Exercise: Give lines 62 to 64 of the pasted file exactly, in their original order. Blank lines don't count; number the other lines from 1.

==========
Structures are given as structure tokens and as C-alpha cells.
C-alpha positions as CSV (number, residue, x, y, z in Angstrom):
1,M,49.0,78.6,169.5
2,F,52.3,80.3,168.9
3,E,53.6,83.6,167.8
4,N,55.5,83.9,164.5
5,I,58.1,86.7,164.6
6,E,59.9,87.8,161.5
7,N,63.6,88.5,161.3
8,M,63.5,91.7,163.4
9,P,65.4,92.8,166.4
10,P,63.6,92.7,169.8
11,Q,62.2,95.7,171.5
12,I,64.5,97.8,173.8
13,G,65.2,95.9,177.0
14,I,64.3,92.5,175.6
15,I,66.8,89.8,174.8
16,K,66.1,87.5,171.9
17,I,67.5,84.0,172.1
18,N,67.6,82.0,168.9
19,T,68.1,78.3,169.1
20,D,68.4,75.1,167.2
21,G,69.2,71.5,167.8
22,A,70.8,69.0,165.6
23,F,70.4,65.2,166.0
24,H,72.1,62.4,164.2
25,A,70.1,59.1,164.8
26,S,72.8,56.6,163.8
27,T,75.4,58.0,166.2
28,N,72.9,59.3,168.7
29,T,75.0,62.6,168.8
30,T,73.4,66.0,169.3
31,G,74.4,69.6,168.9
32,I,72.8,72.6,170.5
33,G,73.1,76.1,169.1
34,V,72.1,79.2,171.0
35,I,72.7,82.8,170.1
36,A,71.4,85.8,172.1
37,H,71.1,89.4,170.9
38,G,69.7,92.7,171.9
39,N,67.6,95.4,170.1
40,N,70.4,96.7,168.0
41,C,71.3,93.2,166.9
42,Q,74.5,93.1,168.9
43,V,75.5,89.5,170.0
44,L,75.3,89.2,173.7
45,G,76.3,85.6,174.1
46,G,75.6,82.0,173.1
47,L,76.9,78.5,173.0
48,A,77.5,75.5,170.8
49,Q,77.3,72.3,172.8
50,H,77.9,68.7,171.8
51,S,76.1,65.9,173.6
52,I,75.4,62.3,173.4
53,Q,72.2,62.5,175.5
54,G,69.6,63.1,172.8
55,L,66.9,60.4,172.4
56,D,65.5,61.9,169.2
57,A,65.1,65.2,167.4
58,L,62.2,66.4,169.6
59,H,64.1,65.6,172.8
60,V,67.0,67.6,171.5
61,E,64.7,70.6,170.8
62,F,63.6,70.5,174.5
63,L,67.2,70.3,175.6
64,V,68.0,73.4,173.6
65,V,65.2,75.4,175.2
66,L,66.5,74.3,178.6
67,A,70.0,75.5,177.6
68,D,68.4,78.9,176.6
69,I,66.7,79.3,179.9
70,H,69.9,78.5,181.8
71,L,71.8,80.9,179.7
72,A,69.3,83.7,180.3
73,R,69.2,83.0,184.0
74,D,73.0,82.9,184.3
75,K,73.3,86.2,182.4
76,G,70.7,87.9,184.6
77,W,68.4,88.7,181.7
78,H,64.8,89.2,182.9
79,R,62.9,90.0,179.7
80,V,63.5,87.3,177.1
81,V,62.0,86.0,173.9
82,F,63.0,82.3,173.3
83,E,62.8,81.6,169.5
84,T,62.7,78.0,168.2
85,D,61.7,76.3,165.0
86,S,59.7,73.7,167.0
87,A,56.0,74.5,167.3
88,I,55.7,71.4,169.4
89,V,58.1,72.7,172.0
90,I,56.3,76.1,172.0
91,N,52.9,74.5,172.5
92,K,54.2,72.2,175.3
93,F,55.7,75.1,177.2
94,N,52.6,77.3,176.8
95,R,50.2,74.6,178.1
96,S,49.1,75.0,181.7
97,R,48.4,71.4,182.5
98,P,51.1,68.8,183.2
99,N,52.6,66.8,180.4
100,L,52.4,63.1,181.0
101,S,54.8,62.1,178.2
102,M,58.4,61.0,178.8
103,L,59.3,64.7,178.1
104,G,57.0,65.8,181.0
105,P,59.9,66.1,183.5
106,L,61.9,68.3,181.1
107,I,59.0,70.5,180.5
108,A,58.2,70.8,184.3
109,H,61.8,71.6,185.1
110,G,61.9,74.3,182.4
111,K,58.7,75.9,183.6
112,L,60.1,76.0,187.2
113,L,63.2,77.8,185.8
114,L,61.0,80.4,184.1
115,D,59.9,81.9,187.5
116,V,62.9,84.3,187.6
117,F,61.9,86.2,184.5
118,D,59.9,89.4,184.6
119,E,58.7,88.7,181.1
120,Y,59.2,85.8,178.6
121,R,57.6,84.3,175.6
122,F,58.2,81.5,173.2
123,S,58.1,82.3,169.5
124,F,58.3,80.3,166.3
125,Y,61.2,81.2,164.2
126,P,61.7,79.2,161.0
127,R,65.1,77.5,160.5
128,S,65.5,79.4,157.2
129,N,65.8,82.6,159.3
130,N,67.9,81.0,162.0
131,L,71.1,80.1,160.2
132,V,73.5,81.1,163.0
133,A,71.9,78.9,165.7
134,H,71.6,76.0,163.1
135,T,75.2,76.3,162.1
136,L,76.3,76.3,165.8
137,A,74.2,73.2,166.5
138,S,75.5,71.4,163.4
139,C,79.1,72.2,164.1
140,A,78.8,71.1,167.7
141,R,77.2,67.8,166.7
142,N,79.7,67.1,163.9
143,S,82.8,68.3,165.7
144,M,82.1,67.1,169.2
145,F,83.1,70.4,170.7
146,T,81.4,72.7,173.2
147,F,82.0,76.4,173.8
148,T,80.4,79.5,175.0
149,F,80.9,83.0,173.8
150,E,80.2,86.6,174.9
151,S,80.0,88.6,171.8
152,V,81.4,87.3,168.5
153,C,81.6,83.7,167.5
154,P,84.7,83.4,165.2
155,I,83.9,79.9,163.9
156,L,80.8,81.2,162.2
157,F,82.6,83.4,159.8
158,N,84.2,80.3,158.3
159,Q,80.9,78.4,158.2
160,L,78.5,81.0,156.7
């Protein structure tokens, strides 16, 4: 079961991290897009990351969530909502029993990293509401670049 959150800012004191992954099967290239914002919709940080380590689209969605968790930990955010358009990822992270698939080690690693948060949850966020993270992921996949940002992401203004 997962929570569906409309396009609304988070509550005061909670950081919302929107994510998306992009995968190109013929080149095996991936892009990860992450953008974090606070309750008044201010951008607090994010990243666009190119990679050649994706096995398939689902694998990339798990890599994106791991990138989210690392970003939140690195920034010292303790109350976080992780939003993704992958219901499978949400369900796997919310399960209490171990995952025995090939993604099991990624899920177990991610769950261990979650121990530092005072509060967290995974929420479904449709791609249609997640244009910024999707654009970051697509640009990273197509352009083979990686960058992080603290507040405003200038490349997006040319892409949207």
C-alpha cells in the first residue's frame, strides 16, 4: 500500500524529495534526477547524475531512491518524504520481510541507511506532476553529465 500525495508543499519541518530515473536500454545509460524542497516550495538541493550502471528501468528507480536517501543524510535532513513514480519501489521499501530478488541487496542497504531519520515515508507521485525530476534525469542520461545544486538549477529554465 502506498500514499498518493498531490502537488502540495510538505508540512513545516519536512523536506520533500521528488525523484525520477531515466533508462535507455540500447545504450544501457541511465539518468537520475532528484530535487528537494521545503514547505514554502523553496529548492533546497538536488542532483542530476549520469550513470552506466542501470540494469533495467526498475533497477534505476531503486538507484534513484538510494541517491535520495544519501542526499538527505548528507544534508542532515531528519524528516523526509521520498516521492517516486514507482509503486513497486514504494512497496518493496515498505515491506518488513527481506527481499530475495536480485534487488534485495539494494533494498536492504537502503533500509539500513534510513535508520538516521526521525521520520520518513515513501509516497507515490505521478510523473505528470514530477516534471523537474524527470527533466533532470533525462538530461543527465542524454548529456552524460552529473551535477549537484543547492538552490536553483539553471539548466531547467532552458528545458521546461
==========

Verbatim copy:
60,V,67.0,67.6,171.5
61,E,64.7,70.6,170.8
62,F,63.6,70.5,174.5